“It’s a return to the kind of comedy that I used to do in the eighties,” Almodóvar says, “but it’s also an homage to that particular period of Spain. It was a moment that saw an explosion of liberty after the death of Franco and the arrival of democracy. And, in fact, as I sat down to write the script, I just sort of quite naturally fell into that same kind of mood, which I would be in when I was writing these very screwball-like comedies in the eighties. The song came out in ’82, and the cocktail is typical for Spain from ’85 to ’87 — part of the Valencia spirit.”
And yet, as much as the film hearkens back to post-Francoist Spain, it also reflects the comparatively melancholic Spain of today, from its divisions of class (everyone in coach, with “economy-class syndrome,” is knocked out on muscle relaxants) to its barren, bankrupt airports and the plane’s inability to land, the lack of an available runway forcing it to circle in torturous uncertainty.
“My first intention was to make a movie where Spanish people would escape,” Almodóvar says, “something that would be completely unrealistic and allow them moments of escape. As I moved along in the writing, and Spain also moved along in the deepening of the crisis, at some point it almost became impossible not to let reality seep in through the cracks. And I think it’s actually a good thing that reality seeps in. If reality comes, I always welcome it. Especially because we have these characters feeling much like the people in Spain are feeling — circling around, circling around, not knowing when they’re going to land or how they’re going to land. Comedy, in some ways, always has to speak to reality. And I think that is very obvious for the Spanish viewer. But it’s also very important for the American viewer, who doesn’t have this background, that the film still be just as enjoyable. At least, that’s what I hope I have accomplished. Otherwise, I have failed completely.”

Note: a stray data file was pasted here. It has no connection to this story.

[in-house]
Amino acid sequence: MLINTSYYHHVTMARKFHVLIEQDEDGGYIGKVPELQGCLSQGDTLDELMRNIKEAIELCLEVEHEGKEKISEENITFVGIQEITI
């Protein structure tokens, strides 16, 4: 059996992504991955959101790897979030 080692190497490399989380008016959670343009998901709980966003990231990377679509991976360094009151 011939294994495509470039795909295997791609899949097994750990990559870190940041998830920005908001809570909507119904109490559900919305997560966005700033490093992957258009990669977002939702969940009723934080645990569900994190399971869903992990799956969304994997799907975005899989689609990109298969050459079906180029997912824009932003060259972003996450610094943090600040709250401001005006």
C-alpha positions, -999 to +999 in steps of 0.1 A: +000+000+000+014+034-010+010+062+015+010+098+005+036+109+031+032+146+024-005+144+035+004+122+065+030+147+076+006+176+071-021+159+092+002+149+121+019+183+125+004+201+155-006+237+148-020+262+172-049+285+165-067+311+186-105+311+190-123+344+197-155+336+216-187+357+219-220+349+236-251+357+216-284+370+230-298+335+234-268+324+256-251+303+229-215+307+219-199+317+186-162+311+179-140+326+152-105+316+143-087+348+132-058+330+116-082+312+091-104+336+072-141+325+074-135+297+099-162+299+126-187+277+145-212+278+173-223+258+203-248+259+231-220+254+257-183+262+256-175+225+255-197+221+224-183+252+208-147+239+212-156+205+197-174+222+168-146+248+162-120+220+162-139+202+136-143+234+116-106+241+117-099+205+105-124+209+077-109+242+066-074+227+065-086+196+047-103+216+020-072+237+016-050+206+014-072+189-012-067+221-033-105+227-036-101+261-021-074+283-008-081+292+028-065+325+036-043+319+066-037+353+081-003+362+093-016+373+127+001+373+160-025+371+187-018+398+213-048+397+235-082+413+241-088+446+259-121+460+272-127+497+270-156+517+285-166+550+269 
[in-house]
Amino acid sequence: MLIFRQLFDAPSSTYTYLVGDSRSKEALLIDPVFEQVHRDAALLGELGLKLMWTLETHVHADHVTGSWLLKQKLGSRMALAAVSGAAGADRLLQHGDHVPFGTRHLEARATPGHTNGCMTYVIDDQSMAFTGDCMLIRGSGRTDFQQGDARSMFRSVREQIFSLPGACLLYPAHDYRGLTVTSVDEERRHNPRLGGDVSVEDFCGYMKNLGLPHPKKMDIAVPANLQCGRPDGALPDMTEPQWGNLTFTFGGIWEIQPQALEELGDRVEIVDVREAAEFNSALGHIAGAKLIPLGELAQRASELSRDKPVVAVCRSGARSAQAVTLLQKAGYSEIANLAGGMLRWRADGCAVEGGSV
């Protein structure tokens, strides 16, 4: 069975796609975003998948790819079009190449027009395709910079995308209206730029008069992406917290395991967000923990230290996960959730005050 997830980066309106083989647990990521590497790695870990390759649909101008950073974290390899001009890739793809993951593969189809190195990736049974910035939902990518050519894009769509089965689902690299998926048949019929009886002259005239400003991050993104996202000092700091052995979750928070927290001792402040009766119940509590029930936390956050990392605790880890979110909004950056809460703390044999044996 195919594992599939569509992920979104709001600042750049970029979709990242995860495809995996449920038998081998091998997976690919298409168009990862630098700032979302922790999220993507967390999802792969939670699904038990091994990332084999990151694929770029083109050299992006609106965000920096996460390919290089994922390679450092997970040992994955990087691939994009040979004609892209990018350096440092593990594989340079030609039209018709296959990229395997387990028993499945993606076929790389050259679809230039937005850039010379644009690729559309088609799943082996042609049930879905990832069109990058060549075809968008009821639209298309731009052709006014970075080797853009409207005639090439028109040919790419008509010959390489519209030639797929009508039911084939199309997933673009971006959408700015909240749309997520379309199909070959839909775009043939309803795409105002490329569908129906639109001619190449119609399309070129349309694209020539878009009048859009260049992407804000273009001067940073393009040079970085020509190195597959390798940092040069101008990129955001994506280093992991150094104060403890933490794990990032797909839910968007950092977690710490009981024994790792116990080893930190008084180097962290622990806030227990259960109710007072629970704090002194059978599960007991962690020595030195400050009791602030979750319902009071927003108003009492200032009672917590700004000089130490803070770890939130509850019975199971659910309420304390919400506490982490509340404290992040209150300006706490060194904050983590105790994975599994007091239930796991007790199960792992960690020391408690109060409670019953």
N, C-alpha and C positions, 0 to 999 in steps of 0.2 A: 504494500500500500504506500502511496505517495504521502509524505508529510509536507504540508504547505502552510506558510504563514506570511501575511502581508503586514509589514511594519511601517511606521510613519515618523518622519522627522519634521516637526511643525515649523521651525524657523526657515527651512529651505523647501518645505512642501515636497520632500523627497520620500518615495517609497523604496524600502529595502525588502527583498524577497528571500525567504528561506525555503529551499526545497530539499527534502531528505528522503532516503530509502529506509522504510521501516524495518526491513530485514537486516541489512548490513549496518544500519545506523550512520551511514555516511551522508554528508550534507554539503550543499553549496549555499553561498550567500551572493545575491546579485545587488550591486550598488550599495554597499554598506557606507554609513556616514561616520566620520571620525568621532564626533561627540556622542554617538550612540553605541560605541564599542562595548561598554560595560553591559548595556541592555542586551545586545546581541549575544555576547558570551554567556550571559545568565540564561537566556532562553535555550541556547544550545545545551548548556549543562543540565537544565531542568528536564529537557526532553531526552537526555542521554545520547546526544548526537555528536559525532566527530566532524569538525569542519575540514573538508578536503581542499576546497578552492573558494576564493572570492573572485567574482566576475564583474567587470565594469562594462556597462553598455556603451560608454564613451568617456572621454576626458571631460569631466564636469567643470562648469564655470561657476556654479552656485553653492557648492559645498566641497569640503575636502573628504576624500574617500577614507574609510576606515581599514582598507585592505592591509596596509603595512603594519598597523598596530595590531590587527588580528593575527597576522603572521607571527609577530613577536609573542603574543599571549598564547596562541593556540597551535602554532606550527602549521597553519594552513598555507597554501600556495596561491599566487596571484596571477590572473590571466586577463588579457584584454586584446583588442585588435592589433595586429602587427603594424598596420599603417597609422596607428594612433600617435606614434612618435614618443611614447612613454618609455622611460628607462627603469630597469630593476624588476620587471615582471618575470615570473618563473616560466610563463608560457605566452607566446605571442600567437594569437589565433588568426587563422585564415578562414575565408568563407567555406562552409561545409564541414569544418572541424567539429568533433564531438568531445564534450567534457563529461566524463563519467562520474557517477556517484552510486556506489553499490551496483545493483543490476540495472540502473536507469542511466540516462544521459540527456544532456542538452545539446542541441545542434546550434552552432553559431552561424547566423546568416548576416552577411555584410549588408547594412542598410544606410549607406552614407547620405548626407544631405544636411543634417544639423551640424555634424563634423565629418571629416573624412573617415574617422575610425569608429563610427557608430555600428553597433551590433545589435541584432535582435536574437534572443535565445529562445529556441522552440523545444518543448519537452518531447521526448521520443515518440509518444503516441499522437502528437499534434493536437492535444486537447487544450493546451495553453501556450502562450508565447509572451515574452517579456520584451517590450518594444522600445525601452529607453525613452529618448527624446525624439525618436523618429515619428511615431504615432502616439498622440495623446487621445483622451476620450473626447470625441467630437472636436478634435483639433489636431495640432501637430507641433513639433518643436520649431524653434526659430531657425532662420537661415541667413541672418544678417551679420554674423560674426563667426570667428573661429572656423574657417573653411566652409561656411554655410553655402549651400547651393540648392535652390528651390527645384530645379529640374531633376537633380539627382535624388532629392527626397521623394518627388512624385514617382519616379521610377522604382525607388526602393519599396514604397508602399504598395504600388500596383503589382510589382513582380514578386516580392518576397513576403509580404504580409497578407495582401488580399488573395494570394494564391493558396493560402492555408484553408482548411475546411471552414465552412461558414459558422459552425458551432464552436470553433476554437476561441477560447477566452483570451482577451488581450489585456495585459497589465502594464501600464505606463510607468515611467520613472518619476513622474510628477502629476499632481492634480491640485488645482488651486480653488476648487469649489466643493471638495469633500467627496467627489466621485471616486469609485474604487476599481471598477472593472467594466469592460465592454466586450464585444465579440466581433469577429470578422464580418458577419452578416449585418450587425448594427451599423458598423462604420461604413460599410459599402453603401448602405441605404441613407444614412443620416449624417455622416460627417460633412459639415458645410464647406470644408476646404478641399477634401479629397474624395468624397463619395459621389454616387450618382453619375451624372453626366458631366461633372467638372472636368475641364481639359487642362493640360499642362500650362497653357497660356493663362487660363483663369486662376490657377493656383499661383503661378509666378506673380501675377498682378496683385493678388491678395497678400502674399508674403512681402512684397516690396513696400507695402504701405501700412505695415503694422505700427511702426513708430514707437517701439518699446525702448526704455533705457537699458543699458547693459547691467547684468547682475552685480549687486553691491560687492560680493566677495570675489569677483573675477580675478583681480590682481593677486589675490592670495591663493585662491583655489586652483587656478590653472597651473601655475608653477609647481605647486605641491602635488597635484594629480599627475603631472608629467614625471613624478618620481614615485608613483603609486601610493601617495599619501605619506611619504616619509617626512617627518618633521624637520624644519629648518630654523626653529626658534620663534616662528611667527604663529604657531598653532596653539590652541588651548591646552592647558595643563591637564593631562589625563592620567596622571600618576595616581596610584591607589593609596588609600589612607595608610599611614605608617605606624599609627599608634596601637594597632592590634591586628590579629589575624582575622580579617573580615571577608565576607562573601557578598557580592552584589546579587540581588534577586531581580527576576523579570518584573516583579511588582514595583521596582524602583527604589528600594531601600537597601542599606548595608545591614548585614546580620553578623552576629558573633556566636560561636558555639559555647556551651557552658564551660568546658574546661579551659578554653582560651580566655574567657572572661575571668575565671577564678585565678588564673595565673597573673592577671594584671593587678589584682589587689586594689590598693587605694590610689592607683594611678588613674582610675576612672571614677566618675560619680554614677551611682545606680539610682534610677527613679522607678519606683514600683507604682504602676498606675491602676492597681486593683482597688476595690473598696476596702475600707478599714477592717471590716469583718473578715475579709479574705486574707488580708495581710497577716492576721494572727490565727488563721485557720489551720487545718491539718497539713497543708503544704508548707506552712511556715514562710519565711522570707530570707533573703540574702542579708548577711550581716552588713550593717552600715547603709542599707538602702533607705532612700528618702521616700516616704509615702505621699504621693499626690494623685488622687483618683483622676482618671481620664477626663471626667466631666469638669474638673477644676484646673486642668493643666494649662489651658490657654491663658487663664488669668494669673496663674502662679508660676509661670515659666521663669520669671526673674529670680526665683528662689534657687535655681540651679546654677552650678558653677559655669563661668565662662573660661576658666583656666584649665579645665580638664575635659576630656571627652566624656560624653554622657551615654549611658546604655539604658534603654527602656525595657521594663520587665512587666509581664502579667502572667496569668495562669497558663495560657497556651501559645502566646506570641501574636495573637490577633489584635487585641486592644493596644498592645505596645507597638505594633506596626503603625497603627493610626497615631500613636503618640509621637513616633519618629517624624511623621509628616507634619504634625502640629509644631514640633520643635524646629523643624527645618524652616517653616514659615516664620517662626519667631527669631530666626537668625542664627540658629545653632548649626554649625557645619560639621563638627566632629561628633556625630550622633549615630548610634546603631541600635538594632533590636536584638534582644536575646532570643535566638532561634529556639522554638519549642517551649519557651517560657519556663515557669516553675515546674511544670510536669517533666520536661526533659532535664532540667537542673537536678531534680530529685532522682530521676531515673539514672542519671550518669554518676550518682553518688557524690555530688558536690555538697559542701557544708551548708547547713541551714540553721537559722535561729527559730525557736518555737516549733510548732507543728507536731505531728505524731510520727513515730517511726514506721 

Almodóvar can rest easy. For all the elements that invite readings concerning past and present political themes, I’m So Excited is, first and foremost, tear-inducingly funny, drawing more belly laughs from this writer than any other film this year, and probably last year too. Though it’s elaborately written in a ratatat string of well thought-out tidbits, like a virginal psychic (Lola Dueñas) who senses doom and a portly flight attendant (Carlos Areces) who paradoxically prays while pining for sex, the film wows most with its breathless comic randomness and its virtuoso slapstick orchestrations, which can leave a viewer feeling appropriately spent. Gleefully unabashed in all its so-called vulgarities (not to mention its no-holds-barred gayness), I’m So Excited boasts the kind of rare shocking hilarity that’s crude, yet highly celebratory; specifically targeted, yet all-inclusive. One particular crammed-cockpit scene, in which characters’ lines start overlapping like comic lasagna (and a bisexual pilot blurts out that his first performance of fellatio made him “retch, like when you shoot up heroin”), is reason enough to own this film for repeat viewings. Additional portions, like a communal sex scene amid a business-class cabin already rife with phallic symbols (even the airline name, Peninsula, is suggestive), drops your jaw to the floor without compromising your ear-to-ear grin. And if it does, you’re still invited to climb aboard.